We're All Going to the World's Fair review

Jane Schoenbrun‘s intimate narrative debut We’re All Going to the World’s Fair opens with an eight minute unbroken shot that immediately pulls you in. Alone in her bedroom, a high school girl named Casey (Anna Cobb, in her film debut) records a video of herself uttering the same phrase three times, pricking her finger with a pin, smearing blood across her computer screen, and pressing play on a video which bathes her in rapidly changing colors.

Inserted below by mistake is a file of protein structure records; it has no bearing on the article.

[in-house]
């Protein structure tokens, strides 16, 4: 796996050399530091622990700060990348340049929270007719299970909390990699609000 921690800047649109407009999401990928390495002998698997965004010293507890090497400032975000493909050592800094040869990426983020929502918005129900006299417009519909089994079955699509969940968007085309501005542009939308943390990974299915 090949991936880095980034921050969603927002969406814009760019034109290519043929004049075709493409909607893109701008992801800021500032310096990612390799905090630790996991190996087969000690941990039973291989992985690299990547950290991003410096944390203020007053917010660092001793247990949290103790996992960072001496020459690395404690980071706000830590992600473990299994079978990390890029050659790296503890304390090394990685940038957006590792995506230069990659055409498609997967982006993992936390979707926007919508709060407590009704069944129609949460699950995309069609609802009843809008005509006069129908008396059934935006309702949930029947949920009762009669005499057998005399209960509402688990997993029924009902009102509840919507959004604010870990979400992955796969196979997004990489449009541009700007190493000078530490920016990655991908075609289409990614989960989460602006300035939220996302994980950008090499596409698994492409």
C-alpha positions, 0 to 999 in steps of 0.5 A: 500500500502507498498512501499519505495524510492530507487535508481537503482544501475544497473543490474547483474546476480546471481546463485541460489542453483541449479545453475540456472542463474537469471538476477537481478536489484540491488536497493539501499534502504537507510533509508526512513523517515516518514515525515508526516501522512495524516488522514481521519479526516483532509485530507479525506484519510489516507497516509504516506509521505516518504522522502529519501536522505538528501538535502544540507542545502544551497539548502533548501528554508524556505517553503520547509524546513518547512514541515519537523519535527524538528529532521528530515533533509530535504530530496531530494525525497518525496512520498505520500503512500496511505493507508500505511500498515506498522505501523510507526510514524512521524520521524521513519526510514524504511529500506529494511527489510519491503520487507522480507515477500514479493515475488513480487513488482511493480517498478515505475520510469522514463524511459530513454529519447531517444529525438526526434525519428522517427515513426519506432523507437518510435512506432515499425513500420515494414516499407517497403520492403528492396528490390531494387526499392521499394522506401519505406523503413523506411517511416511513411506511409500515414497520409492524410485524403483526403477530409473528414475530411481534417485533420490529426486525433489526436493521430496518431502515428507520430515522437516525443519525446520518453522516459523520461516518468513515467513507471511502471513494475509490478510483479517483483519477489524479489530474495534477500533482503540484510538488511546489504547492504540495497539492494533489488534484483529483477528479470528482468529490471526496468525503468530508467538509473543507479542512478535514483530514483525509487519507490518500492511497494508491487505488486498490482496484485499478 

That’s the price of admission to enter a massive multiplayer online role playing game called The World’s Fair, which is described as “the Internet’s scariest online horror game” and said to incite physical transformations in those who play it. The rest of the movie (which is executive produced by A Ghost Story director David Lowery) is about Casey documenting and coming to terms with those changes – many of which serve as a metaphor about what it can feel like to experience gender dysmorphia.
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